The Weird Comedy of Transformers: Leah Silver’s Mate with a Mongoose

I wrote this novella back and forth. It’s short, not a full-fledged novel, and has few details. Many plots have been skipped, but it’s a weird comedy, romance/parody/homage to “His Girl Friday” — with a twist. Nor are common top predators. A mongoose!

As a writer and writing teacher, I read this book and found it to be an understated masterclass in implied world-building. In short, it’s far greater than the sum of its parts.

On the face of it, it takes off from the great comedies of the Forties, especially the one starring Cary Grant and Rosalind Russell, and the competition among journalists for the latest and greatest scoop. Future reporter Jasmine is stalking a political candidate with a mysterious past. Just when she’s about to get the scoop, the infamous paparazzi opportunity pops up, just as he used to do so often, to upstage her.

But this time, it’s different. We’ll soon find out just how different it really is. In a short time, Jasmine and Chance have teamed up on a report for a major Los Angeles publication investigating a candidate for mayor of Los Angeles.

Then things get really weird. It turns out that Chance is a shapeshifter, and his shapeshifter form is a mongoose. But Jasmine barely blinks. Jasmine is also a shifter, and not just any kind of shifter. She is a cheetah. As for the mayoral candidate, let’s just say (actually what Silver did) he and his entire legal team were sorted into Slytherin, and he was King Cobra.

All of this serves as an excuse for Molly to save the poor injured little mongoose (whom she still doesn’t recognize as her rival/partner) and bring him home. There, after she raised him, bandaged him, fed him, and slept with him in bed, he becomes human again. Within miles of her apartment, there’s a naked person with no clothes on.

This presents a hot romance, so the inevitable happens. For the shapeshifter universe, that doesn’t just mean surprisingly sweet and wholesome sexually explicit sex, but that Jasmine and Chance are destined partners. It’s a terrifying hybrid marriage between a large top predator and a cute, furry critter that Jasmine initially mistook for a ferret.

However, as Chance points out, mongooses are also predators. They’ve evolved to kill venomous snakes — and that’s exactly what they faced in their investigation. In human form, they are physically and sexually compatible, and emotionally they hit it off too, with quick banter and squabbles that turn into passion. In animal form, they hunt well together, complementing each other’s skills and stamina.

It’s hilarious, and the jokes are on point. The story closely revolves around the relationship between Jasmine and Chance, intertwined with political plots. Bigger world-building issues come up, but unless they’re directly related to romance and reportage, they’ll just stay in the background.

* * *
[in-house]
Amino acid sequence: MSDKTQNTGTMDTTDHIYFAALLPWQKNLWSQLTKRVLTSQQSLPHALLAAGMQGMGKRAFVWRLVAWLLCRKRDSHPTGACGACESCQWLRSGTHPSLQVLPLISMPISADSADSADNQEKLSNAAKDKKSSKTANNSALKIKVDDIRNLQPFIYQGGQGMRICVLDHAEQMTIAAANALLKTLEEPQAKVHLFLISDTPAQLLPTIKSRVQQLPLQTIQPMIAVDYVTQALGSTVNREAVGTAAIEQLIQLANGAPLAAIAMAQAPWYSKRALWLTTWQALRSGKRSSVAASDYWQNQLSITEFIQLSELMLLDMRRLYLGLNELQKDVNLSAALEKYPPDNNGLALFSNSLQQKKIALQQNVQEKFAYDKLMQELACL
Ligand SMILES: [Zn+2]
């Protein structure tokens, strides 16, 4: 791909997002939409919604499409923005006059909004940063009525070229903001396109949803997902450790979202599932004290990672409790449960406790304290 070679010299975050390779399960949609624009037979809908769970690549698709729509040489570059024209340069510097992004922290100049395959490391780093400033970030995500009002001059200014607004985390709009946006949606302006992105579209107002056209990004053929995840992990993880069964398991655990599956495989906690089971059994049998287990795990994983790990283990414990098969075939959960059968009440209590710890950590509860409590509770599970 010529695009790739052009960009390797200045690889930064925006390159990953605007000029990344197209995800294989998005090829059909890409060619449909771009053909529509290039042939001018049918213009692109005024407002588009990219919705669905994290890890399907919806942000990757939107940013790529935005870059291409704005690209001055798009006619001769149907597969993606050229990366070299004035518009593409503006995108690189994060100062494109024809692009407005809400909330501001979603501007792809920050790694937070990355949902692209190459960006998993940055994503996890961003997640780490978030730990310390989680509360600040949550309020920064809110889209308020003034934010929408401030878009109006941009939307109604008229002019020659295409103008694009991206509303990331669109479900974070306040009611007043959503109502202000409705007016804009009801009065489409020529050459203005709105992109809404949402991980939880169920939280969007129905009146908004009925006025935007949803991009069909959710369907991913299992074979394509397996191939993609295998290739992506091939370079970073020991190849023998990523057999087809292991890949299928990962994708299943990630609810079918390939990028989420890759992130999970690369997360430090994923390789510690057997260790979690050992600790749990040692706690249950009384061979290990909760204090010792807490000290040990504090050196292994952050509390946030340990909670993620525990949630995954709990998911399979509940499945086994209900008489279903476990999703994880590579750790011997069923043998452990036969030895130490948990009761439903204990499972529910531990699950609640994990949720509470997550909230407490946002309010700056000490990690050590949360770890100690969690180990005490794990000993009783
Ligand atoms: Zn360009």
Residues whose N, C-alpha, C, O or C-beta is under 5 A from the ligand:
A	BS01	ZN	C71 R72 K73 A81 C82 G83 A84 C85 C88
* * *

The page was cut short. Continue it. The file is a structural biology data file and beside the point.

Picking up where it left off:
In fiction, we get all this. More politics. More workplace drama. And of course, more family drama.

Jasmine comes from a small family of cheetahs: grandmother, mother, ego. She expected to find a nice big cat boy and settle down. Opportunities come across the entire habitat of the Midwestern meerkat. His family is very big. A group of his relatives was constantly looking for a beautiful mongoose girl for him, and settled in a nice burrow, giving birth to many litters of baby mongoose movers.

The biggest problem with shifting family dramas is that partners are meant to be, and when it does, it’s made abundantly clear. They become telepathic with each other. Chance is everything; he loves and desires the cheetah, and even the curvaceous human woman.

Molly wasn’t too keen on it. She happily fell in love with the cute golden man and the cute little furry animals. But she wasn’t ready to settle down yet, and the telepathic part made her very uncomfortable. It could be sequestered, or the urge to mate could be delayed until it dissipated, which is what she was trying to do.

However, this is romance, and love is not denied. They’re a perfect match as investigative reporters, with her writing skills and his cinematographic flair. They’re madly in love with each other’s bodies, and they literally live for the spark that sparks in each other.

All the family drama condensed into a few well-chosen lines. We get a concise and clear look at their family. We clearly see how this transformation plays out for each of them: Jasmine focuses on hunting and prey, and Chance focuses on the mongoose’s intense curiosity.

Chance then takes some steps to return to being human. All he has to do is think about social media and go viral! He is a man.

This is a delightful romantic liqueur. Extract its essence, with its uniqueworld atmosphere. It’s sweet, spicy, and intoxicating.

Seriously. A mongoose. Among all the wolves, dragons, tigers, jaguars, mountain lions, bears of all kinds, and snakes, Chance managed to hold his own. He got that beautiful girl with big spots.

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